- Rightmost digit: Number of fluorine atoms per molecule.
- Tens digit: One plus the number of hydrogen atoms per molecule.
- Hundreds digit: The number of carbon atoms minus one. Omitted for methyl halides, which have only one carbon atom.
- Thousands digit: Number of double bonds in the molecule. This is omitted when zero, and in practice is rarely used, since most candidate compounds are unstable.
- A suffix with a capital B and a number indicates the number of bromine atoms, when present. This is rarely used.
- Remaining bonds not accounted for are occupied by chlorine atoms.
- A suffix of a lower-case letter a, b, or c indicates increasingly unbalanced isomers.
- As a special case, the R-400 series is made up of zeotropic blends (those where the boiling point of constituent compounds differs enough to lead to changes in relative concentration because of fractional distillation) and the R-500 series is made up of so-called azeotropic blends. The rightmost digit is assigned arbitrarily by ASHRAE, an industry organization.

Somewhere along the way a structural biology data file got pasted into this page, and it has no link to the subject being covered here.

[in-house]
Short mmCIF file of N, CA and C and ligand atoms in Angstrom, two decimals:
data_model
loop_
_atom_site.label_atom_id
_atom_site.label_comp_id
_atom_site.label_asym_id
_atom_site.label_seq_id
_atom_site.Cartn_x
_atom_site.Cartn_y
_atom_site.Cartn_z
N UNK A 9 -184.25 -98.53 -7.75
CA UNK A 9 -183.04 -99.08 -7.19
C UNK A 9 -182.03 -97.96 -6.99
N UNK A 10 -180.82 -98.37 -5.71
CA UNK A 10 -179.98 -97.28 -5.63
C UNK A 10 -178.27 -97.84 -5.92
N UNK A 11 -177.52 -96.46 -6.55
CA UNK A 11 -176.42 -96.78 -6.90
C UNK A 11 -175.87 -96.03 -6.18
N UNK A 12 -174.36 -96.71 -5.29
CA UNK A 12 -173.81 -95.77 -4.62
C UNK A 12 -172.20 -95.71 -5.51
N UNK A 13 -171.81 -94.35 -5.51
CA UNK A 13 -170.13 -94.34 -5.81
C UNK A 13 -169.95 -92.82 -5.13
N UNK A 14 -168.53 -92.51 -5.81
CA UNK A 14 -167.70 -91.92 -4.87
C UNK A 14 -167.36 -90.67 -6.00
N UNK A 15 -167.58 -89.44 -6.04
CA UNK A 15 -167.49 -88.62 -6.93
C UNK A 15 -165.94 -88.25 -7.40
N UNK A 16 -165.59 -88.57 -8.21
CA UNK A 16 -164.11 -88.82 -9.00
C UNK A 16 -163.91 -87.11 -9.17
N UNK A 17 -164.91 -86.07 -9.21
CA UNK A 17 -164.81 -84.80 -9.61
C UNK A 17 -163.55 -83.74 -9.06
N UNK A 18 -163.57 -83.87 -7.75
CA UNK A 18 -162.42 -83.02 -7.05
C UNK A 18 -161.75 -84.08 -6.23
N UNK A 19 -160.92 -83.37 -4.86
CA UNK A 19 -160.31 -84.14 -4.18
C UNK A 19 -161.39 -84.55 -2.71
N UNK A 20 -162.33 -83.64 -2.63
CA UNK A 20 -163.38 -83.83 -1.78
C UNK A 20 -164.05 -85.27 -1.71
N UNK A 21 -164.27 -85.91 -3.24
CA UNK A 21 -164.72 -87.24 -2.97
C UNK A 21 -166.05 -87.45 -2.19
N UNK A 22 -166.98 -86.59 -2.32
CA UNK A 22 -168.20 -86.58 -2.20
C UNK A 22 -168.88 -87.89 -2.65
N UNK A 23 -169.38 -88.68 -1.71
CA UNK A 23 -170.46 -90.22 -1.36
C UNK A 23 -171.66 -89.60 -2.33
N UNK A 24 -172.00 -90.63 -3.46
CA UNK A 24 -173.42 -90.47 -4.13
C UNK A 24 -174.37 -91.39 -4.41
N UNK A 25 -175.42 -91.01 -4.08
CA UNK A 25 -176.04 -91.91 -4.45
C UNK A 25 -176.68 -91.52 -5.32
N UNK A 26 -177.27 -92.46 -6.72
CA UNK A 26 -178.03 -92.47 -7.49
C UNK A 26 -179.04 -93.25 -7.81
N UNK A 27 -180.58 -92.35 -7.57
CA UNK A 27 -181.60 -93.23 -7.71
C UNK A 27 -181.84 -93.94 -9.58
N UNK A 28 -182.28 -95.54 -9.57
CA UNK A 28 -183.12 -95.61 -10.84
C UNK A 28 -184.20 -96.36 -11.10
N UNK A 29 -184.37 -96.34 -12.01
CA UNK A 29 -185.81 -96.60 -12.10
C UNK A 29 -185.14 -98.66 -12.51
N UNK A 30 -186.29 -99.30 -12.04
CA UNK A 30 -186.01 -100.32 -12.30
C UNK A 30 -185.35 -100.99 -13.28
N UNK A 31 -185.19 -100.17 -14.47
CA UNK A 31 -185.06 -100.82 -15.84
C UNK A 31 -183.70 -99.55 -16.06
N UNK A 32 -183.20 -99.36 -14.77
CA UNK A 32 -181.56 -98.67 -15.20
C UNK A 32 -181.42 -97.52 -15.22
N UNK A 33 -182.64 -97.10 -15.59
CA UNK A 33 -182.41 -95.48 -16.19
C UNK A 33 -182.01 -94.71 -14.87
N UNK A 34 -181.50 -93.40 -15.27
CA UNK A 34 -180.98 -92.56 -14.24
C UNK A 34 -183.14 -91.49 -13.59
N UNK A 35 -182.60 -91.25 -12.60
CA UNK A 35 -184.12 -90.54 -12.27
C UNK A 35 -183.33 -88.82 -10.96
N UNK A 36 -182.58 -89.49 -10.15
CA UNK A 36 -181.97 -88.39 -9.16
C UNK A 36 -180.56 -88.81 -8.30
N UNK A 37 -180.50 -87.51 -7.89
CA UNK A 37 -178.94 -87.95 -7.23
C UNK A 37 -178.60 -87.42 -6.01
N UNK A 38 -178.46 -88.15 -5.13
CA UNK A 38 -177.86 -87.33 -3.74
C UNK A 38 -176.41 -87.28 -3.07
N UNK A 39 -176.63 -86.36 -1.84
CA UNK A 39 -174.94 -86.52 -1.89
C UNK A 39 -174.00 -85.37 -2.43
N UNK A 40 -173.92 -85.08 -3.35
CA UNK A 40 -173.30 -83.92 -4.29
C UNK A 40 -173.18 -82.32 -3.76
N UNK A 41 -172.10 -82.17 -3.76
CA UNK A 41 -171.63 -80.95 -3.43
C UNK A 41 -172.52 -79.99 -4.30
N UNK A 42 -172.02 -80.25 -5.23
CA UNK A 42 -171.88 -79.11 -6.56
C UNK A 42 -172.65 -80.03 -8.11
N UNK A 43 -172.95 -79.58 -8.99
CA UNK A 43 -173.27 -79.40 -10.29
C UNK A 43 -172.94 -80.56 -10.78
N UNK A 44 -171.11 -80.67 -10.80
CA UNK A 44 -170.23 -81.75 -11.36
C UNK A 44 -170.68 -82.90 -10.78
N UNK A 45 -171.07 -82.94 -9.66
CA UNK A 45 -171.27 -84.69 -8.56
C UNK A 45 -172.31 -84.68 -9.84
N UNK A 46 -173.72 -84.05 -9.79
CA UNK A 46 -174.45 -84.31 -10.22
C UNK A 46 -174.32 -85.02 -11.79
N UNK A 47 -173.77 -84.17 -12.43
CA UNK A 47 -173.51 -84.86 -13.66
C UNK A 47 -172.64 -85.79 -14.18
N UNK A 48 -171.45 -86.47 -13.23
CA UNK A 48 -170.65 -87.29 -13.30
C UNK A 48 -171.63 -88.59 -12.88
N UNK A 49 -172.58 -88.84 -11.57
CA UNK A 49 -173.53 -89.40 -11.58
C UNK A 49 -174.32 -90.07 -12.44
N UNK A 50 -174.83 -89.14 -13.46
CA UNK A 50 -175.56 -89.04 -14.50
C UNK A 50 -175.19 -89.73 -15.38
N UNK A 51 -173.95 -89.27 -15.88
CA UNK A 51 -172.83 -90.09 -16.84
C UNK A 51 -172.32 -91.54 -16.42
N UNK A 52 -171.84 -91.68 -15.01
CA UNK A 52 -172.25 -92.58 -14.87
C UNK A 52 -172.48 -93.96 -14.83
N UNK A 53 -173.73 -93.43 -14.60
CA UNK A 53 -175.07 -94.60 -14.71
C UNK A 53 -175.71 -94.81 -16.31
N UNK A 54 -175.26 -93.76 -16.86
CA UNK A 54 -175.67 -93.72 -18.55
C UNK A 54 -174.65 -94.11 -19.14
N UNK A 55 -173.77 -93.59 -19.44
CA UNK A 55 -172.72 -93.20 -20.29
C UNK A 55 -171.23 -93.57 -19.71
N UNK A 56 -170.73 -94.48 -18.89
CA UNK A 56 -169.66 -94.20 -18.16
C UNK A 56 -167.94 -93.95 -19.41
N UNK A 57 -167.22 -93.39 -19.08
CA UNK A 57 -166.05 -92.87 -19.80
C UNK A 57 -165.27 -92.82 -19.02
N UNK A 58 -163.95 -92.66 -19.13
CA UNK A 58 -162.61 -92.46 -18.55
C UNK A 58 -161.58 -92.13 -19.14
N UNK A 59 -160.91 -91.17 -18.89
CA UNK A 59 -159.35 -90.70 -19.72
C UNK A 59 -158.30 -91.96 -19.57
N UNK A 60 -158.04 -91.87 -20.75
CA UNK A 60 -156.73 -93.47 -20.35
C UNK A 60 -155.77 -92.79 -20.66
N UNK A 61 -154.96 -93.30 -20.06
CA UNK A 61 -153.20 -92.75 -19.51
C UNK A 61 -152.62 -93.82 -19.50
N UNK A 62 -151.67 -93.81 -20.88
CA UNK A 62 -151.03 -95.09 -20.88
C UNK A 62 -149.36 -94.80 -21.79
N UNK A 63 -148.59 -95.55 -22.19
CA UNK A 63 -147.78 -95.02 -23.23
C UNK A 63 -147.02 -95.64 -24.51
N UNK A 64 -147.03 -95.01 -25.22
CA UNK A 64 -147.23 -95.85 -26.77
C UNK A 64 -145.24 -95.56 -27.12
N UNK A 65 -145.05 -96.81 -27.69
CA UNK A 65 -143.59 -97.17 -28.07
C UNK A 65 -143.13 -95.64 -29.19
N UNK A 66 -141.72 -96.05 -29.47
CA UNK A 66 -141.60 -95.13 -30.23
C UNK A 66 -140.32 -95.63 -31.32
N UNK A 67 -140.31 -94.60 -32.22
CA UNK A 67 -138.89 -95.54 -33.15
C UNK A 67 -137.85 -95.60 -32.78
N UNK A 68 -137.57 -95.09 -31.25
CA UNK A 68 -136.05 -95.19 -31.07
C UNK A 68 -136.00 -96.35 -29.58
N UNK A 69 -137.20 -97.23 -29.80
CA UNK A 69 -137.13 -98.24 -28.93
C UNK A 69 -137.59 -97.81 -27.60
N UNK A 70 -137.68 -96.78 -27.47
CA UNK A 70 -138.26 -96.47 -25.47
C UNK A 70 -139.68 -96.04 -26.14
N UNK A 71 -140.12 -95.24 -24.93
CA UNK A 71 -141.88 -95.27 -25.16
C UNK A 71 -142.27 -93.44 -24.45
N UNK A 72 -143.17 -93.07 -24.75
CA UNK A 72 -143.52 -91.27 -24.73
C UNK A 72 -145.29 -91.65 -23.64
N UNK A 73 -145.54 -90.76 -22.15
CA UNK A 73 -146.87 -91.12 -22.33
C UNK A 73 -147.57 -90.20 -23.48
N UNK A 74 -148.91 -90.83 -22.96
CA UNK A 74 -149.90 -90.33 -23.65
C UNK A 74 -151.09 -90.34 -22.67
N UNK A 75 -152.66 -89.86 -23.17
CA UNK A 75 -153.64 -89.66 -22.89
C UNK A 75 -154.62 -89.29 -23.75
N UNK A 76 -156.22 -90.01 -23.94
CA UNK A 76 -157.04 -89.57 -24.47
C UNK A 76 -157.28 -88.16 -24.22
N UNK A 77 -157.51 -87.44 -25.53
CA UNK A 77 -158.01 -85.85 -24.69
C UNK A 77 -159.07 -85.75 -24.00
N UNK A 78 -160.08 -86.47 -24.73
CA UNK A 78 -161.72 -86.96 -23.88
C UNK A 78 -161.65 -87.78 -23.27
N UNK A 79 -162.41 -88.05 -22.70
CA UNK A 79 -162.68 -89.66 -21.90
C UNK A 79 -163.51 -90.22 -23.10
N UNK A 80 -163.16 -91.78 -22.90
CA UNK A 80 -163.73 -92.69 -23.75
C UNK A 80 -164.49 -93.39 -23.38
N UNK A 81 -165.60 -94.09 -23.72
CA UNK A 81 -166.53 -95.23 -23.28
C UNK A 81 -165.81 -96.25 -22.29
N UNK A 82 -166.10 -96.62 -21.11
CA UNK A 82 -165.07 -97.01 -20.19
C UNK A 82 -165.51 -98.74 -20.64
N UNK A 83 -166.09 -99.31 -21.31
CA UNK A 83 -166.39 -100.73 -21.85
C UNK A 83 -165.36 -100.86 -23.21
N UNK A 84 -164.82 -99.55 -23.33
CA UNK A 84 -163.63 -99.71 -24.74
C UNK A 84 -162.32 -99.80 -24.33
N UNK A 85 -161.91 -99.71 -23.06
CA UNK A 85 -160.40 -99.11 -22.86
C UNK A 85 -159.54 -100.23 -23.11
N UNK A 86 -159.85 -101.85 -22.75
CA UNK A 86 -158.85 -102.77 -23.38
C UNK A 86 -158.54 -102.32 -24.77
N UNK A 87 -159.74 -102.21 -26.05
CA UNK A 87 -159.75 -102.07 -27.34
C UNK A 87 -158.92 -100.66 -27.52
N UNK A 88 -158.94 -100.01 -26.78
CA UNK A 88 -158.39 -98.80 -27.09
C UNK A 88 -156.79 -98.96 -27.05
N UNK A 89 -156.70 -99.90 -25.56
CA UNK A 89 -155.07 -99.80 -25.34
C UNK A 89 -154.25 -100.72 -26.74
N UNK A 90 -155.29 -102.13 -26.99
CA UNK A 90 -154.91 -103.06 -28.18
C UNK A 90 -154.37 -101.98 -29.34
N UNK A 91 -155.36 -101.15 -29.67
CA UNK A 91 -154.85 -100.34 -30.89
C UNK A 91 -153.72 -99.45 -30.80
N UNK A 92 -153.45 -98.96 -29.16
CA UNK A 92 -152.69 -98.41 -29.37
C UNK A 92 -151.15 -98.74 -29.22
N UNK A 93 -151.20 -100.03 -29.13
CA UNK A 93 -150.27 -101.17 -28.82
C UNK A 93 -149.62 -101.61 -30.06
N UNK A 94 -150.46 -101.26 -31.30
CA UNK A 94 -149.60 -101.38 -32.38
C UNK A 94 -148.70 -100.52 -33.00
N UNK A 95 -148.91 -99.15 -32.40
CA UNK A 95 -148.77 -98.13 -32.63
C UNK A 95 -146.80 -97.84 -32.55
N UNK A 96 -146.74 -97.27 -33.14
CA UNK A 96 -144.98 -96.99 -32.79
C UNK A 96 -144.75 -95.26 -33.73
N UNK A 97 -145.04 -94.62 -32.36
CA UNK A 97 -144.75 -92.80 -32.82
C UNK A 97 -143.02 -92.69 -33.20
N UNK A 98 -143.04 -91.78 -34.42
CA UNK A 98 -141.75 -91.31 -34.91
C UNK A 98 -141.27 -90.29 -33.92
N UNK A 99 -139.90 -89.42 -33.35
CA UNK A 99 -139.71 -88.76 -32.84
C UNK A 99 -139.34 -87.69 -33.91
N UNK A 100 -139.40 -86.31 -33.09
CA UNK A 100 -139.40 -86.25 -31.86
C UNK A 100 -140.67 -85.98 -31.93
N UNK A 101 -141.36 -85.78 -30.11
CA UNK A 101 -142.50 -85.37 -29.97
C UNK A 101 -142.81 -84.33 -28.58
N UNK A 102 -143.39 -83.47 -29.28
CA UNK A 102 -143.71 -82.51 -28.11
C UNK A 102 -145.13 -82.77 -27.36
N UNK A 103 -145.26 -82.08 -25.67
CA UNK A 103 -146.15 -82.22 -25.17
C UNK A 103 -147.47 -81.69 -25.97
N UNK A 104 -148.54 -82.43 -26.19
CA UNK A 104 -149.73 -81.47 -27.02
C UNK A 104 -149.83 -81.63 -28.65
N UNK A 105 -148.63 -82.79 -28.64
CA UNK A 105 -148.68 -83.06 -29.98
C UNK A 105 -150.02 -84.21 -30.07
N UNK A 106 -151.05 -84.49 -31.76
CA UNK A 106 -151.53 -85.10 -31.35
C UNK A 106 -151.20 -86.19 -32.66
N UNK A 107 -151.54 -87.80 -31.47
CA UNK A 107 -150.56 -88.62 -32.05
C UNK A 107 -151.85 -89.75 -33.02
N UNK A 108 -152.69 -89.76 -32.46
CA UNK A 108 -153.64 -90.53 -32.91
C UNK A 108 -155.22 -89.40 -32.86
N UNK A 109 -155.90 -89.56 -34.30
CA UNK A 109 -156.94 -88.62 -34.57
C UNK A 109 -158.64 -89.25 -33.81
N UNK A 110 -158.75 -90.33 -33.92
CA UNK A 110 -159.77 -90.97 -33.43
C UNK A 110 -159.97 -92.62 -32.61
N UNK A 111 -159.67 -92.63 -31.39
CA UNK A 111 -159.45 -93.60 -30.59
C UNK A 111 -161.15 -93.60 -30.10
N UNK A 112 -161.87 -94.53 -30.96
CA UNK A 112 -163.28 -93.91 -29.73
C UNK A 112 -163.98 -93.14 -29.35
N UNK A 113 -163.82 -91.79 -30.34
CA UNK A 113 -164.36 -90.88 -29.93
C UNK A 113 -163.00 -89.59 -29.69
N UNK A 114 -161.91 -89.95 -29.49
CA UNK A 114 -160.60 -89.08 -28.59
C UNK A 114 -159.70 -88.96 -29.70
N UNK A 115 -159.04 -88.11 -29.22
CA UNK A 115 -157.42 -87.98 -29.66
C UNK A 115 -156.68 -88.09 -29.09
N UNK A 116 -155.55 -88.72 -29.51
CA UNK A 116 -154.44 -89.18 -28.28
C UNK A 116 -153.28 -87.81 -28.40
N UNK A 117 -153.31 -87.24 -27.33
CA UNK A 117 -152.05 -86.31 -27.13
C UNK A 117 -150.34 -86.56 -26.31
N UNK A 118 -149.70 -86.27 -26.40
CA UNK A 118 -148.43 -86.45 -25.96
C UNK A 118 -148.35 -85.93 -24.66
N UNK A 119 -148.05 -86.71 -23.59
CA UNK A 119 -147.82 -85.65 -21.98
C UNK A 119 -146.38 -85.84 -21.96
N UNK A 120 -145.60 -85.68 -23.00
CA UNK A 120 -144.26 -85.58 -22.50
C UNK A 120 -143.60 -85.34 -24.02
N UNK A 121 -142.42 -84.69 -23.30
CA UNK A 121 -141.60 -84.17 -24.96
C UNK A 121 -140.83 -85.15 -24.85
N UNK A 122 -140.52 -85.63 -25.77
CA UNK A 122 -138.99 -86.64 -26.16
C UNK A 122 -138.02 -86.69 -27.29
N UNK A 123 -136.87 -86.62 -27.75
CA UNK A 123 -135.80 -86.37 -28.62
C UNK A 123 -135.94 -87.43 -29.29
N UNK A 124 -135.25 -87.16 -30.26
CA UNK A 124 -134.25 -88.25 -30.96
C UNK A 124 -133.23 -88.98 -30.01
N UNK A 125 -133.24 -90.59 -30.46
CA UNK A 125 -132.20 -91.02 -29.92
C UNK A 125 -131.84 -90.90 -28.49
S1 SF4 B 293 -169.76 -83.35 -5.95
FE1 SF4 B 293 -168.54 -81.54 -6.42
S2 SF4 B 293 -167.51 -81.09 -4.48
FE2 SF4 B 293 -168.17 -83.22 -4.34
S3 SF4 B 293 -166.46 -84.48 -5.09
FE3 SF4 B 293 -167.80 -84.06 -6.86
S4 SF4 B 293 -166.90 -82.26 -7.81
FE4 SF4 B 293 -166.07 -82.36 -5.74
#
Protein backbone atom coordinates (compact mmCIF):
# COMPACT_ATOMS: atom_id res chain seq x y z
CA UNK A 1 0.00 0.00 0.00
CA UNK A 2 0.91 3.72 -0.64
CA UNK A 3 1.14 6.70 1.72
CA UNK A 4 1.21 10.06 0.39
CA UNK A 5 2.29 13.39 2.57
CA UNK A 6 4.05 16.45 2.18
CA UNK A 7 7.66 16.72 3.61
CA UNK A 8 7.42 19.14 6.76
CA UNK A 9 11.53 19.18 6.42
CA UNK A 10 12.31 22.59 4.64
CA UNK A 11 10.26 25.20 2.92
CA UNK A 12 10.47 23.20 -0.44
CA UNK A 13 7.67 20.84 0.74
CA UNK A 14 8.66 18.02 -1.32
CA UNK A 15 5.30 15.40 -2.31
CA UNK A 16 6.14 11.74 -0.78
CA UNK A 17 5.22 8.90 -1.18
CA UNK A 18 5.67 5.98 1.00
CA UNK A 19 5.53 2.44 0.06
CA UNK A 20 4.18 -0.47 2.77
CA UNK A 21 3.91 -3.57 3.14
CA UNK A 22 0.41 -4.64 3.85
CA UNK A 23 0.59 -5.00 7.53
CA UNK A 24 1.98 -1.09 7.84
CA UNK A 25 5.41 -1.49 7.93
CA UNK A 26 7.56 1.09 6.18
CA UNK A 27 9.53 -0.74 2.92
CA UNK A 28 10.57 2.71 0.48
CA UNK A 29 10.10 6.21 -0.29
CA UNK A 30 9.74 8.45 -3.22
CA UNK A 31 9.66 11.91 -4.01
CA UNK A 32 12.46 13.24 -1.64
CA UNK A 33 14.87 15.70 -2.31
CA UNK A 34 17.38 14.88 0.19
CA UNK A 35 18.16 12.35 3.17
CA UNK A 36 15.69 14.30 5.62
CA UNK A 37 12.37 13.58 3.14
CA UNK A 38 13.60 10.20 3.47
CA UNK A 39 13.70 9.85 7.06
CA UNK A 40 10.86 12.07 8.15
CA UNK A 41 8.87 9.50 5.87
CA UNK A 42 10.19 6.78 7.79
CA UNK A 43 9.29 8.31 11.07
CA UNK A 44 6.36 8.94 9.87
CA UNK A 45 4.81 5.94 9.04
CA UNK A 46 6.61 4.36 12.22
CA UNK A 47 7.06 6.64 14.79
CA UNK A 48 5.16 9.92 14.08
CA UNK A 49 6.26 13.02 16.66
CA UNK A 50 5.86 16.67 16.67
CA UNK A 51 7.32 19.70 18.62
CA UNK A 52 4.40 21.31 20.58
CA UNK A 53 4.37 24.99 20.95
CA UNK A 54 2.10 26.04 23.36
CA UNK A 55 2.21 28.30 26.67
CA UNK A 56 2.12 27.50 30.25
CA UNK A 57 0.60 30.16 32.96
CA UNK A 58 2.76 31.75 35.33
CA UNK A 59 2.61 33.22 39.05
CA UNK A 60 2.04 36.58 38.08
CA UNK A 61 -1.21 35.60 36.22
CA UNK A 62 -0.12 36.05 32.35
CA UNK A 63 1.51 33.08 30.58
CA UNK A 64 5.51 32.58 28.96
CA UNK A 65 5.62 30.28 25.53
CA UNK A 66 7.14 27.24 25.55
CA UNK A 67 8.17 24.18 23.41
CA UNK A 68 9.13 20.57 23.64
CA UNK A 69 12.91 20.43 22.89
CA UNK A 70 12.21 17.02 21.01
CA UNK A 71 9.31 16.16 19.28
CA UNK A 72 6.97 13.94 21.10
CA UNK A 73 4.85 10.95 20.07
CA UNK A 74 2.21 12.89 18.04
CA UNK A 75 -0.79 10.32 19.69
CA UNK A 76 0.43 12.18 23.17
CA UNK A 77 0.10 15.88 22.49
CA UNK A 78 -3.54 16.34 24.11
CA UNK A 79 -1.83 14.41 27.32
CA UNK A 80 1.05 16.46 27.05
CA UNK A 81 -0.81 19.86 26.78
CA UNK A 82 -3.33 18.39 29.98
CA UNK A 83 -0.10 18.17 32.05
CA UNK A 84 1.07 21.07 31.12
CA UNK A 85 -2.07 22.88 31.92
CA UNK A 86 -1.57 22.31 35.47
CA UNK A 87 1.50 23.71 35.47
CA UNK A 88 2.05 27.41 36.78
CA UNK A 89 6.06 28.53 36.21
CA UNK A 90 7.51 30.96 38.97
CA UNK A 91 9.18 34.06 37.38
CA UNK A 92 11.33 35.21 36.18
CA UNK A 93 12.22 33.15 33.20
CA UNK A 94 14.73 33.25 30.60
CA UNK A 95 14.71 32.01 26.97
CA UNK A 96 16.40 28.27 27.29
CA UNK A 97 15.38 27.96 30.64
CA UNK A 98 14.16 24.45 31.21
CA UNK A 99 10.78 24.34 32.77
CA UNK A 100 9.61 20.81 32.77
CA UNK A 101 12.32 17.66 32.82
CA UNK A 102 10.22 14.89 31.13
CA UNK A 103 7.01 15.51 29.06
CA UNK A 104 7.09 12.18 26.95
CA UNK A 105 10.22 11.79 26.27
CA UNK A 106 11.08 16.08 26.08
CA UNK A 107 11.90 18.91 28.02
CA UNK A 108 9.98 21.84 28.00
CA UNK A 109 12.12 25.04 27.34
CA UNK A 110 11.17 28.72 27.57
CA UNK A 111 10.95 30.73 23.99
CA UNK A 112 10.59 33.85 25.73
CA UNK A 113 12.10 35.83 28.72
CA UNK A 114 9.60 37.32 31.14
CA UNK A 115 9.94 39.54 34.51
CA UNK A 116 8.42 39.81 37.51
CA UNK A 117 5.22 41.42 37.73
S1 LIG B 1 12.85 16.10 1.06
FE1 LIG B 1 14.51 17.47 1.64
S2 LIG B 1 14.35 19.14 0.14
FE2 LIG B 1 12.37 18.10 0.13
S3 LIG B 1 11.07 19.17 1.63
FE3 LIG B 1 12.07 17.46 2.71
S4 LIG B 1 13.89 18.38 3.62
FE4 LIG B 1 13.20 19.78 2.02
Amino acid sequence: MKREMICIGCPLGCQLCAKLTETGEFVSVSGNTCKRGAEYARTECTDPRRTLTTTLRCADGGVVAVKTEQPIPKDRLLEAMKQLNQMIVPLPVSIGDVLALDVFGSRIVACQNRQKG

For example, R-134a has four fluorine atoms, two hydrogen atoms, two carbon atoms, with an empirical formula of tetrafluoroethane. The "a" suffix indicates that the isomer is unbalanced by one atom, giving 1,1,1,2-Tetrafluoroethane. R-134 without the "a" suffix would have a molecular structure of 1,1,2,2-Tetrafluoroethane—a compound not especially effective as a refrigerant.
The same numbers are used with an R- prefix for generic refrigerants, with a "Propellant" prefix (e.g., "Propellant 12") for the same chemical used as a propellant for an aerosol spray, and with trade names for the compounds, such as "Freon 12." Recently, a practice of using HFC- for hydrofluorocarbons, CFC- for chlorofluorocarbons, and HCFC- for hydrochlorofluorocarbons has arisen, because of the regulatory differences among these groups.
- Air conditioning
- ↑ The natural refrigerant R744 (CO2) R744.com. Retrieved November 22, 2007
ReferencesISBN links support NWE through referral fees
- Althouse, Andrew Daniel, Carl Harold Turnquist, and Alfred F. Bracciano. 2004. Modern Refrigeration and Air Conditioning. Tinley Park, IL: Goodheart-Willcox. ISBN 1590702808
- Langley, Billy C. 1994. Refrigerant Management: The Recovery, Recycling, and Reclaiming of CFCs. Albany, NY: Delmar. ISBN 0827355904
- Stoecker, W. F., and J. W. Jones. 1982. Refrigeration and Air Conditioning. McGraw-Hill Series in Mechanical Engineering. New York: McGraw-Hill. ISBN 0070665915
- Tomczyk, John. 2003. Alternative Refrigerant Blends & Oils. Mount Prospect, IL: Esco Press. ISBN 978-1930044166
- Wylie, David, and James W. Davenport. 1996. New Refrigerants for Air Conditioning and Refrigeration Systems. Lilburn, GA: Fairmont Press. ISBN 0881732249